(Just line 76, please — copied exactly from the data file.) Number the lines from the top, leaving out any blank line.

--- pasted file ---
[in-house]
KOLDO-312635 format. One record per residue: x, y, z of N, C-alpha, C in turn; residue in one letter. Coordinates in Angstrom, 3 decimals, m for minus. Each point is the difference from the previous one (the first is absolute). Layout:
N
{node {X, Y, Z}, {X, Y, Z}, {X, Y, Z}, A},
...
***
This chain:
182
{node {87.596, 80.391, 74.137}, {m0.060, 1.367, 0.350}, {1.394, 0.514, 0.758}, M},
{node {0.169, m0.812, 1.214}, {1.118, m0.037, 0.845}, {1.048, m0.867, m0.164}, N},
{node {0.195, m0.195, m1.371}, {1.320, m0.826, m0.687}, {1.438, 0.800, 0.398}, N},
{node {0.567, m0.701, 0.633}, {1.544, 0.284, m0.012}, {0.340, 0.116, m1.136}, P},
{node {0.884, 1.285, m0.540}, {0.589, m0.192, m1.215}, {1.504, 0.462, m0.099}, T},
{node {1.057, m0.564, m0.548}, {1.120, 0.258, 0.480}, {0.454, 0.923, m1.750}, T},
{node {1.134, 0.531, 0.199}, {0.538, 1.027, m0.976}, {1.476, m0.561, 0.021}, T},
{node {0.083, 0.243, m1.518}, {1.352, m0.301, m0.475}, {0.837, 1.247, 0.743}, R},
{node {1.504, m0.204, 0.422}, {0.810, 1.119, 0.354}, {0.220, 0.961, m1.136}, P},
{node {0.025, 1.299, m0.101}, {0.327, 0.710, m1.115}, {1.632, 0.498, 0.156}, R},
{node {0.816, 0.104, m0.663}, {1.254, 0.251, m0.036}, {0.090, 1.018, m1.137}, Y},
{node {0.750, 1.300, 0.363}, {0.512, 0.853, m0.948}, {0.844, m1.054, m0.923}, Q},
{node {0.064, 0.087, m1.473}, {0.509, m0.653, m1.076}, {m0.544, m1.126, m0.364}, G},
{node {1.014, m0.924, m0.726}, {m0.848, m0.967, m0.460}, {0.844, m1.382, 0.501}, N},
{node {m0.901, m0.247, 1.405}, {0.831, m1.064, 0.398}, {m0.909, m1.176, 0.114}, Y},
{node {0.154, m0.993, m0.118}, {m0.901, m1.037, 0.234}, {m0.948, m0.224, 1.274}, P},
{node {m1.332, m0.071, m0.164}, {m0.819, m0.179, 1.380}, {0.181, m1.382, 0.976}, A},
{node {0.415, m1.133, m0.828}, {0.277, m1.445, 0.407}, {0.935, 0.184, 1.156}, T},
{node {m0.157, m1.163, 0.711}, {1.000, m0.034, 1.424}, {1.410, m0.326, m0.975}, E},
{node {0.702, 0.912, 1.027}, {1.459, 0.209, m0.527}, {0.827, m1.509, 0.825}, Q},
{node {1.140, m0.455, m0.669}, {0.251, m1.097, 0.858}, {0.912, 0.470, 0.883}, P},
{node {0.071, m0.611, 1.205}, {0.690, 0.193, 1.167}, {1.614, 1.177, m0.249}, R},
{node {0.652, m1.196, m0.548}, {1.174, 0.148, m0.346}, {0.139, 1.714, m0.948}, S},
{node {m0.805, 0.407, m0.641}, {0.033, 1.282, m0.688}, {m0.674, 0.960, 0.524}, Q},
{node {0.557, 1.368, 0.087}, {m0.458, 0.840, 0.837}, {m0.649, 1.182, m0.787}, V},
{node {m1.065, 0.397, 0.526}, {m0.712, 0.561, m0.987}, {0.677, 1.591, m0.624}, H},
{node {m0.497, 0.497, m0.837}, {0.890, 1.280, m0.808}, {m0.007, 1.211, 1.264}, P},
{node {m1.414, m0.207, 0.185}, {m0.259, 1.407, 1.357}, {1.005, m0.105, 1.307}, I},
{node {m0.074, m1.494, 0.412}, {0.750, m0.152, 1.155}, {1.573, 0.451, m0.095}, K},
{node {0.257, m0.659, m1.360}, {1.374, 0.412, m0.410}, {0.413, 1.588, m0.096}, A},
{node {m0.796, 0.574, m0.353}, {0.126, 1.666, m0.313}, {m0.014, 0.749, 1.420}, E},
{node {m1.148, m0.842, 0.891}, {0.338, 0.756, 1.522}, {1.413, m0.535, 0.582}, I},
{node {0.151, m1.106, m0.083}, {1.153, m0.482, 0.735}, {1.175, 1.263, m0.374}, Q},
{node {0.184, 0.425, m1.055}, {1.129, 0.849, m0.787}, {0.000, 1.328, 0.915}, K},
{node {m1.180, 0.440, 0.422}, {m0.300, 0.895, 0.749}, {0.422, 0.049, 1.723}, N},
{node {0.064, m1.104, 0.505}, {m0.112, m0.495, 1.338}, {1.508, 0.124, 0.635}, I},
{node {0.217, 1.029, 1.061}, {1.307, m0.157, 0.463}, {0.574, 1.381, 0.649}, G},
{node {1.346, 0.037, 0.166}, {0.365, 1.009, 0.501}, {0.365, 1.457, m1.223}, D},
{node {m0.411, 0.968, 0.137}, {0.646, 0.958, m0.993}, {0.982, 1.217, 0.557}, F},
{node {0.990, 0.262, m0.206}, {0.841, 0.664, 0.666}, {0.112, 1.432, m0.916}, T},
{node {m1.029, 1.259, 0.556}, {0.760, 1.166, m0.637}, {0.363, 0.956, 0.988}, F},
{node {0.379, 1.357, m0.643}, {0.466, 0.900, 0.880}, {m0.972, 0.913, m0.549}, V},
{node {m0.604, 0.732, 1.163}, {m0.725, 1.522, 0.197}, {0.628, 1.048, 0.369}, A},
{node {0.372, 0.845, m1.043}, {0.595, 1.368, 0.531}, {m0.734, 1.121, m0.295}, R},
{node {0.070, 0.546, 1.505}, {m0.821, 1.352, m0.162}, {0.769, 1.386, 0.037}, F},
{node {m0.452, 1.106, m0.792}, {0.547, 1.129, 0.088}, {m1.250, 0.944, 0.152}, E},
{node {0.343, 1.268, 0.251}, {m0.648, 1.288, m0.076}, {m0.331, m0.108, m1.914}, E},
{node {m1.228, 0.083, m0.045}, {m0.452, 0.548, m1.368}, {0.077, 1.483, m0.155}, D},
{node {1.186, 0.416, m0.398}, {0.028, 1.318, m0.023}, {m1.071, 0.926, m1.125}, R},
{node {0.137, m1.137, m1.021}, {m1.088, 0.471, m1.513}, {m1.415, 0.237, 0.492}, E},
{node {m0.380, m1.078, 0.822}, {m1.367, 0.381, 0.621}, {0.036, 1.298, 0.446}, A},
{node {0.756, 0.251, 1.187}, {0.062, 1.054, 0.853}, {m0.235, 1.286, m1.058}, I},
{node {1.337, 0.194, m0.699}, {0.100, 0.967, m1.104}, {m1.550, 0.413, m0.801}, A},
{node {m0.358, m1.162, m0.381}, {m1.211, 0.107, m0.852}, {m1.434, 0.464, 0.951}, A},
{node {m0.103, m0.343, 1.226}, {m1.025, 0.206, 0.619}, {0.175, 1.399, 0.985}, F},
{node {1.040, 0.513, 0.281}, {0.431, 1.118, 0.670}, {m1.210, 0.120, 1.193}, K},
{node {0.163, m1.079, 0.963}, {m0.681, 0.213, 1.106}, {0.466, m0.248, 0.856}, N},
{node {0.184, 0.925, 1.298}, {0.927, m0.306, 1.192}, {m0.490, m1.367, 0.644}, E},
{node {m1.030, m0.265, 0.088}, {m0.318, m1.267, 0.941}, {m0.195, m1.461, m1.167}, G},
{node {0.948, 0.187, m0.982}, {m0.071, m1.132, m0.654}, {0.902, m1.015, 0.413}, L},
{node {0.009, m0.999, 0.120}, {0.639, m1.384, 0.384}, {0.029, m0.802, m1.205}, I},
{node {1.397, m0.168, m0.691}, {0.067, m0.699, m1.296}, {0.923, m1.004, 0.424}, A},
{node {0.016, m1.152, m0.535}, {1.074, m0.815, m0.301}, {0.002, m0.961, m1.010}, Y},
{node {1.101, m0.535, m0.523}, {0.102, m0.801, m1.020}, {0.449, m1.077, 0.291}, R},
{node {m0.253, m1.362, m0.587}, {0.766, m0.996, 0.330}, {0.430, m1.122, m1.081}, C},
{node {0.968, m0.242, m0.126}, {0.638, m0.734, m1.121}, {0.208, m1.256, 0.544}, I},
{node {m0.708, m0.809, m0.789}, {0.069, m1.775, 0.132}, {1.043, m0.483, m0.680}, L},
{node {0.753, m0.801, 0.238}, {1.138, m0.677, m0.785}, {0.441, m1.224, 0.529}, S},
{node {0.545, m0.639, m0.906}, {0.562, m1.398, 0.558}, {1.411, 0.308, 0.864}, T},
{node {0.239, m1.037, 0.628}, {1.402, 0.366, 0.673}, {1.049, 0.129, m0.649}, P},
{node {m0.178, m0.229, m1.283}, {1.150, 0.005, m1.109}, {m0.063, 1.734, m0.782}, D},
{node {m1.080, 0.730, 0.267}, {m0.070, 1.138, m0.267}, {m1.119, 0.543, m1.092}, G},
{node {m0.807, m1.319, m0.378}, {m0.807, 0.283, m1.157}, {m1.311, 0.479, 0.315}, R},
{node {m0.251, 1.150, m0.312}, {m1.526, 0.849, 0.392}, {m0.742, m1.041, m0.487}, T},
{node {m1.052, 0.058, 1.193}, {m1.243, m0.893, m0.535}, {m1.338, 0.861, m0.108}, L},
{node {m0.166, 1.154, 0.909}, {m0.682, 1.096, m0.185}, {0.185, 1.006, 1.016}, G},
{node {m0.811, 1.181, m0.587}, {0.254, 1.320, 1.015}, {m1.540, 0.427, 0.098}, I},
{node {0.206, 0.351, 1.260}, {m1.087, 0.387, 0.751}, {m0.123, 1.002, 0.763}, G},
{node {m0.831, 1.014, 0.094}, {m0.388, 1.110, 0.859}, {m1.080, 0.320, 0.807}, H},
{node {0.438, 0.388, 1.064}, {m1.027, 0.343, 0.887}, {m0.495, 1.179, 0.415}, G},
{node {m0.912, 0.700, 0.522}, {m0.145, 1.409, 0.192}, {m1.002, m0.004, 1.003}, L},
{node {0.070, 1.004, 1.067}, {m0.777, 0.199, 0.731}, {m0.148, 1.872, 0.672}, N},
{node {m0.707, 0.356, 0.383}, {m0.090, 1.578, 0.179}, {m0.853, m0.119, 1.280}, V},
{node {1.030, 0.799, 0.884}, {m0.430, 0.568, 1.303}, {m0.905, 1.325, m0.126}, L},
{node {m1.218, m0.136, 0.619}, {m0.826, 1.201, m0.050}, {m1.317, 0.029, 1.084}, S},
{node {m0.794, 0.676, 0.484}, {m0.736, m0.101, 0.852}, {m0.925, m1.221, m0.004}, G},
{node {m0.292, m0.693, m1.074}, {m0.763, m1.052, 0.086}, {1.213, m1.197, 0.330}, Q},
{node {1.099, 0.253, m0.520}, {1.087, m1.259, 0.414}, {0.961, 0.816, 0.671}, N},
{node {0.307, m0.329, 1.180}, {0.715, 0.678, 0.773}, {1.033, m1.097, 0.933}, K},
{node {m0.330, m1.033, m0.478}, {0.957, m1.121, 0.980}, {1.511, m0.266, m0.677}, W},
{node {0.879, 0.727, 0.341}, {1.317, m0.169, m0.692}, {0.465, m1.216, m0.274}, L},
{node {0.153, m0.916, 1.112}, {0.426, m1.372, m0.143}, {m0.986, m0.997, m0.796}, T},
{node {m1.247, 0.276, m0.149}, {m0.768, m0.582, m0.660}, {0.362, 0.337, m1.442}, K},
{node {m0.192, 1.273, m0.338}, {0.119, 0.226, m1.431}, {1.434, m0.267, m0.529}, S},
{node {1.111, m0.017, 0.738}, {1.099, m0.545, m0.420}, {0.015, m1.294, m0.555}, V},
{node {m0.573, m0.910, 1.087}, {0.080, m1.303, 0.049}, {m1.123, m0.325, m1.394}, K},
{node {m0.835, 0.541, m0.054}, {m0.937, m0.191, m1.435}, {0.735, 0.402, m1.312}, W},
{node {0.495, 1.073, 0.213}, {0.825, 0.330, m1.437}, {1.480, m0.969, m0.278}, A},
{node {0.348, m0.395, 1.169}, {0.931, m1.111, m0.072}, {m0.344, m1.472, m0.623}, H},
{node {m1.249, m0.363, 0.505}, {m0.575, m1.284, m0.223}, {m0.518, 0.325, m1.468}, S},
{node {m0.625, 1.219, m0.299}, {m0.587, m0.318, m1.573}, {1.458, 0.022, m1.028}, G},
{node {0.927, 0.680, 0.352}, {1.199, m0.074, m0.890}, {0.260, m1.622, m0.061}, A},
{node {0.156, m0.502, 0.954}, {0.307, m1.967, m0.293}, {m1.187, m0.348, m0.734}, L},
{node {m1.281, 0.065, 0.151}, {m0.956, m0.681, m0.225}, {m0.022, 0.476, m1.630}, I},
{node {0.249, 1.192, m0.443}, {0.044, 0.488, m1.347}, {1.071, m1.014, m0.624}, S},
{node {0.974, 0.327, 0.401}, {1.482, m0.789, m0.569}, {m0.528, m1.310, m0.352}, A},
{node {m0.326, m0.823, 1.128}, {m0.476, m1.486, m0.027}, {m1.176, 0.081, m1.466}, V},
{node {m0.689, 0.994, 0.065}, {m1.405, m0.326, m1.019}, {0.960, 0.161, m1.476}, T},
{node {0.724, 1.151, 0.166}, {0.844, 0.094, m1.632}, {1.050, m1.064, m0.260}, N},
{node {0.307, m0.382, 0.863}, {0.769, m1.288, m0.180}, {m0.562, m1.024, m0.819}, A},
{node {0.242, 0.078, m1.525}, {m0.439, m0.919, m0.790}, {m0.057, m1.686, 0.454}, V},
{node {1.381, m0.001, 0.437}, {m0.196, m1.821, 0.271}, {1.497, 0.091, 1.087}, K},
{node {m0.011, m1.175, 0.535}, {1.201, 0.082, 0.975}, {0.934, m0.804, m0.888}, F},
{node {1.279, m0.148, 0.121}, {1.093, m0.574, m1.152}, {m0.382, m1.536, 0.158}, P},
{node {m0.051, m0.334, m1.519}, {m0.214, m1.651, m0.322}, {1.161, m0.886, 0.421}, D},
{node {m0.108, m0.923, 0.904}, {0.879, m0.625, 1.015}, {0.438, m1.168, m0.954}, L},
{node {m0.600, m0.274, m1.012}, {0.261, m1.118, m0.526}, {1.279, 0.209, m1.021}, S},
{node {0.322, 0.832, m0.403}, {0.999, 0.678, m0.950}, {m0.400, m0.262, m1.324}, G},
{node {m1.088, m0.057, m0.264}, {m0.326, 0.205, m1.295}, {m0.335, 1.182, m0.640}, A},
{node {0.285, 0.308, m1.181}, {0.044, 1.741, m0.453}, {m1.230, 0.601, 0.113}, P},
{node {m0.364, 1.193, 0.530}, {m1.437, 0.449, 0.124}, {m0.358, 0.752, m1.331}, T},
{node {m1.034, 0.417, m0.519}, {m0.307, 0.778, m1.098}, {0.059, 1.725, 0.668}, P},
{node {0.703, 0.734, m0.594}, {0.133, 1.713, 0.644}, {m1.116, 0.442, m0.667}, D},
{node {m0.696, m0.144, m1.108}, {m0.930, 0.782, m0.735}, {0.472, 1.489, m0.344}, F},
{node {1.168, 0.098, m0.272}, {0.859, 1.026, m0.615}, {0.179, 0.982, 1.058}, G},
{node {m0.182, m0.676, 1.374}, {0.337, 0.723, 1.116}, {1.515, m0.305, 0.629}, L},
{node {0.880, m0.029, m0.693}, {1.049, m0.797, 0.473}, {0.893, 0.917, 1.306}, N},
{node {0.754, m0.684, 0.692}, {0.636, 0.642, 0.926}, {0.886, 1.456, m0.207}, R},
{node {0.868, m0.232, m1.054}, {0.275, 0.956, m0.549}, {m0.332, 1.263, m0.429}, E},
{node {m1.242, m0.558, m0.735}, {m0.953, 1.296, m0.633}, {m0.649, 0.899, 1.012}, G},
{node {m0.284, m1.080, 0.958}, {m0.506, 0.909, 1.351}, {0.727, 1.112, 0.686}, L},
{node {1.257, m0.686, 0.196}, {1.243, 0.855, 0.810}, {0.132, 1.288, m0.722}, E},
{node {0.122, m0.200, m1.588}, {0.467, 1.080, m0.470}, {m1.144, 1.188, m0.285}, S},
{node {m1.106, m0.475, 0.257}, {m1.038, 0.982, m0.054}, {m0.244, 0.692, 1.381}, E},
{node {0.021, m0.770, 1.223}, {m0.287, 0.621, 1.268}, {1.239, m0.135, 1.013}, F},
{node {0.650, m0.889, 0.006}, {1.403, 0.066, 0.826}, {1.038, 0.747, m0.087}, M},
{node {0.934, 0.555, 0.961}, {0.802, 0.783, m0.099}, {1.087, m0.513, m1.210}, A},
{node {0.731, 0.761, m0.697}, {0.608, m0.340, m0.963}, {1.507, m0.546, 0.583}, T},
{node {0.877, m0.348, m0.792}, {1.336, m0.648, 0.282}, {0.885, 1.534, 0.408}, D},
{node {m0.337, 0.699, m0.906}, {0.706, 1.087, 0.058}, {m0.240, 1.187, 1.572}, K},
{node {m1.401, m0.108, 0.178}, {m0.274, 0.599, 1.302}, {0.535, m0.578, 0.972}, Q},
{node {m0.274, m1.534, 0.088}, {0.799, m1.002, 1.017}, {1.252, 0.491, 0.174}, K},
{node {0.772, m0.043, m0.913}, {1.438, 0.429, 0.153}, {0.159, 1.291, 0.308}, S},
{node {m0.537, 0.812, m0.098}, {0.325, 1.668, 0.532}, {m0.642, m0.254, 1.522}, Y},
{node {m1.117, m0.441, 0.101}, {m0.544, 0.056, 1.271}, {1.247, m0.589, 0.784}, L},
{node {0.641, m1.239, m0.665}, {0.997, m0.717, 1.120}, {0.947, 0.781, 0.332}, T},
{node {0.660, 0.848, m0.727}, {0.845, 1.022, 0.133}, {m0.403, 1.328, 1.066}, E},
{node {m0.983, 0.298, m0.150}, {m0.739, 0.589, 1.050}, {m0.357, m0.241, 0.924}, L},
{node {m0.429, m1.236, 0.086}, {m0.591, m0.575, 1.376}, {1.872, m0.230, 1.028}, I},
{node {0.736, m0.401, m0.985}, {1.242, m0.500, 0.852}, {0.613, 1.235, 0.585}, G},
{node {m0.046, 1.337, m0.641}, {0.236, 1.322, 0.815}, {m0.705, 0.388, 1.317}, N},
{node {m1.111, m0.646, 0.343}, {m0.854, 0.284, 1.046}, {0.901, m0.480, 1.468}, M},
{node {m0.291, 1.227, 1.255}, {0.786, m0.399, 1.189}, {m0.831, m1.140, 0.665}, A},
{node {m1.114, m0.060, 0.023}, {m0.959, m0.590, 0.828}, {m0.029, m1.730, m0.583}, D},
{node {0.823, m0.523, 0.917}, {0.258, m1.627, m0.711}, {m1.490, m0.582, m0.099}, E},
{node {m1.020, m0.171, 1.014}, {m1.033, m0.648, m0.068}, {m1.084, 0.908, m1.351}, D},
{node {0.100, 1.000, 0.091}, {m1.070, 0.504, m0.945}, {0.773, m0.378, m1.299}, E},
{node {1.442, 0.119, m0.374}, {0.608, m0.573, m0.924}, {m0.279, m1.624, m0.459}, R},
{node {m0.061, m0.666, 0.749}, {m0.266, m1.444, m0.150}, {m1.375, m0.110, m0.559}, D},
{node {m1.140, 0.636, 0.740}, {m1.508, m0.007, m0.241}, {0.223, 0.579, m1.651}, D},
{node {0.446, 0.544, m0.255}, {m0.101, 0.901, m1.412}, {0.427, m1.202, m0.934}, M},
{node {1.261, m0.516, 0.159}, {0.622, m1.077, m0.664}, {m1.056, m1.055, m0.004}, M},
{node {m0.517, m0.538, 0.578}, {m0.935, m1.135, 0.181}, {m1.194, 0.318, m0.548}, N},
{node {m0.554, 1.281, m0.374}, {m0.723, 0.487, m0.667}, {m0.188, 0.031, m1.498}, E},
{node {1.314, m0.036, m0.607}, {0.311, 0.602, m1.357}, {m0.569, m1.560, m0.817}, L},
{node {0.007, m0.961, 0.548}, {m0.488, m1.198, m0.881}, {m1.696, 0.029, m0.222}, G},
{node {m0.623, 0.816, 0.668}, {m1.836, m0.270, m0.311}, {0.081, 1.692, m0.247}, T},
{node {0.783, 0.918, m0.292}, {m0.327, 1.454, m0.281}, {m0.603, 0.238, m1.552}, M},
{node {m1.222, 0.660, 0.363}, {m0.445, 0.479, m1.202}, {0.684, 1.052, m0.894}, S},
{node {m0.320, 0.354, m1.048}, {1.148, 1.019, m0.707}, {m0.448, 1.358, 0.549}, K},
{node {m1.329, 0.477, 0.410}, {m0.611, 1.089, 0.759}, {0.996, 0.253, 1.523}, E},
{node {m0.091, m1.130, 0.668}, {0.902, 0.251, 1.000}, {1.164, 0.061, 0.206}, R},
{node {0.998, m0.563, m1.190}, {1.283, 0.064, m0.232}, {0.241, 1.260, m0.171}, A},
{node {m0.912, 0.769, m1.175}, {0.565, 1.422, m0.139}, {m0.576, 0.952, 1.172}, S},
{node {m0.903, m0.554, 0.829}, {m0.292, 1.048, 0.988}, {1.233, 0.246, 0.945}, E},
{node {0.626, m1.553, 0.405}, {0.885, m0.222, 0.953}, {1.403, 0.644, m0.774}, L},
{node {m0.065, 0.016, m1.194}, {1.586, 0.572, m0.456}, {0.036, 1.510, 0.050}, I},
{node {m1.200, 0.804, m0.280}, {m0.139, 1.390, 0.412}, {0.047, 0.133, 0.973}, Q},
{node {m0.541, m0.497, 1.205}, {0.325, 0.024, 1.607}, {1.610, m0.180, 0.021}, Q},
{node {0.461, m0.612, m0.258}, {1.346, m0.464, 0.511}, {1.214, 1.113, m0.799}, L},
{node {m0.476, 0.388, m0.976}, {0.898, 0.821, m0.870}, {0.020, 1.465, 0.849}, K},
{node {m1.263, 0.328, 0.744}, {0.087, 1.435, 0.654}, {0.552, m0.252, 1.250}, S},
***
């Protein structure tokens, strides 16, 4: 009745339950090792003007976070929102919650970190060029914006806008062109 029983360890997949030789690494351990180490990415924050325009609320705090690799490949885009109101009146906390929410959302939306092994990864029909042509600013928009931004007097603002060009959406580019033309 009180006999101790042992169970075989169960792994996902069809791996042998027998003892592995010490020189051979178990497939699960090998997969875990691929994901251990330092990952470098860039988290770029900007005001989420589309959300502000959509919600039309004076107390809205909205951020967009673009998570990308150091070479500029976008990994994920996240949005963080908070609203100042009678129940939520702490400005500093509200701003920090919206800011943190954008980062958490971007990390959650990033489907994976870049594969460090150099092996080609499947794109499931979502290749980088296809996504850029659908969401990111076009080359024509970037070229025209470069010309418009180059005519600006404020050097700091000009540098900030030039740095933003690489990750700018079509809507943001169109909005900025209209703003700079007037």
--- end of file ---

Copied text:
{node {0.753, m0.801, 0.238}, {1.138, m0.677, m0.785}, {0.441, m1.224, 0.529}, S},